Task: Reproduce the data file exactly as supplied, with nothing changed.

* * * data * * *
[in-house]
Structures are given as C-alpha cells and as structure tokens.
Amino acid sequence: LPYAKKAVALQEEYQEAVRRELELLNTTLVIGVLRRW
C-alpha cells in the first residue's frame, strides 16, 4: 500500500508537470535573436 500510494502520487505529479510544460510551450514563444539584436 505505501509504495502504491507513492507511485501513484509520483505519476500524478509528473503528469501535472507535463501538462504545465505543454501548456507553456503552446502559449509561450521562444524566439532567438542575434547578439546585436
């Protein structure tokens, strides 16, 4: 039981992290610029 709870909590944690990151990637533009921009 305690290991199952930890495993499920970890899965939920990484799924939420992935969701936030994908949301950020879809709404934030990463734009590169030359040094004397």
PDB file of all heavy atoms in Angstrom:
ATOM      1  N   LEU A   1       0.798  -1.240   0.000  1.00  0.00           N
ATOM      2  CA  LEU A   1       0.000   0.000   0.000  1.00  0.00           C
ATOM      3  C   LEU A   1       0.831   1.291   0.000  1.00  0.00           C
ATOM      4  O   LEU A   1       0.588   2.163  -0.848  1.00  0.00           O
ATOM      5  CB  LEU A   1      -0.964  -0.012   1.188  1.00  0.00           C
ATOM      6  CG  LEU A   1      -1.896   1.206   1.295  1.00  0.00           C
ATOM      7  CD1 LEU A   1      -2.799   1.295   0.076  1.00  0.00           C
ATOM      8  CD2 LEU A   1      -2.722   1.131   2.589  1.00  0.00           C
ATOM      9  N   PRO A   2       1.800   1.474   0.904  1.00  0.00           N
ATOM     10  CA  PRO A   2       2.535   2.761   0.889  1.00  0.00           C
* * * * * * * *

[in-house]
Structures are given as C-alpha cells and as structure tokens.
Amino acid sequence: LPYAKKAVALQEEYQEAVRRELELLNTTLVIGVLRRW
C-alpha cells in the first residue's frame, strides 16, 4: 500500500508537470535573436 500510494502520487505529479510544460510551450514563444539584436 505505501509504495502504491507513492507511485501513484509520483505519476500524478509528473503528469501535472507535463501538462504545465505543454501548456507553456503552446502559449509561450521562444524566439532567438542575434547578439546585436
């Protein structure tokens, strides 16, 4: 039981992290610029 709870909590944690990151990637533009921009 305690290991199952930890495993499920970890899965939920990484799924939420992935969701936030994908949301950020879809709404934030990463734009590169030359040094004397």
PDB file of all heavy atoms in Angstrom:
ATOM      1  N   LEU A   1       0.798  -1.240   0.000  1.00  0.00           N
ATOM      2  CA  LEU A   1       0.000   0.000   0.000  1.00  0.00           C
ATOM      3  C   LEU A   1       0.831   1.291   0.000  1.00  0.00           C
ATOM      4  O   LEU A   1       0.588   2.163  -0.848  1.00  0.00           O
ATOM      5  CB  LEU A   1      -0.964  -0.012   1.188  1.00  0.00           C
ATOM      6  CG  LEU A   1      -1.896   1.206   1.295  1.00  0.00           C
ATOM      7  CD1 LEU A   1      -2.799   1.295   0.076  1.00  0.00           C
ATOM      8  CD2 LEU A   1      -2.722   1.131   2.589  1.00  0.00           C
ATOM      9  N   PRO A   2       1.800   1.474   0.904  1.00  0.00           N
ATOM     10  CA  PRO A   2       2.535   2.761   0.889  1.00  0.00           C